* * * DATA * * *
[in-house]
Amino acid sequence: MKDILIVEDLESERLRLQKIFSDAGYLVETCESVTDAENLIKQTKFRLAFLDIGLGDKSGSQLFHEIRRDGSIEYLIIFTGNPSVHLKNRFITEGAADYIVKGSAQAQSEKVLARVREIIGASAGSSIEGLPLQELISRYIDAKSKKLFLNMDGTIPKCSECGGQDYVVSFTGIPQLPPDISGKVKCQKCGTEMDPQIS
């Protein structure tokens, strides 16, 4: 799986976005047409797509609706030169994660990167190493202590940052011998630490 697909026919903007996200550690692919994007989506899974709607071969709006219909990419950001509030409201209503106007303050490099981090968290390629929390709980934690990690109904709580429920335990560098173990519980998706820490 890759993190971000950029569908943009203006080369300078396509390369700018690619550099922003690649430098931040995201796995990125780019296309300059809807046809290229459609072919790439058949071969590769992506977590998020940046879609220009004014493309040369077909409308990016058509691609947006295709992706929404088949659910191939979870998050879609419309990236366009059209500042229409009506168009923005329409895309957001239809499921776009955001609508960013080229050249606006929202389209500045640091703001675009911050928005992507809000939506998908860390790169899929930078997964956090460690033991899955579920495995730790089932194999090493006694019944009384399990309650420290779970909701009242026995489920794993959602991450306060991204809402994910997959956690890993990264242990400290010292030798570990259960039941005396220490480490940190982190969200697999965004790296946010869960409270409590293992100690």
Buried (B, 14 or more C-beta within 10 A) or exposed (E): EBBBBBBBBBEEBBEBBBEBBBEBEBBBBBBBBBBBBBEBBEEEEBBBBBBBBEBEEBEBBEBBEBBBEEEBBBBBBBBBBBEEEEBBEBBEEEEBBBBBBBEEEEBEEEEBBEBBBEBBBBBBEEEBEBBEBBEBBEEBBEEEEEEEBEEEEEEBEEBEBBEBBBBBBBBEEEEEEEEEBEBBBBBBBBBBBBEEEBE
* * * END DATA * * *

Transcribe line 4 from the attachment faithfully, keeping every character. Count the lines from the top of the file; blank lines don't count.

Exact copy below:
Buried (B, 14 or more C-beta within 10 A) or exposed (E): EBBBBBBBBBEEBBEBBBEBBBEBEBBBBBBBBBBBBBEBBEEEEBBBBBBBBEBEEBEBBEBBEBBBEEEBBBBBBBBBBBEEEEBBEBBEEEEBBBBBBBEEEEBEEEEBBEBBBEBBBBBBEEEBEBBEBBEBBEEBBEEEEEEEBEEEEEEBEEBEBBEBBBBBBBBEEEEEEEEEBEBBBBBBBBBBBBEEEBE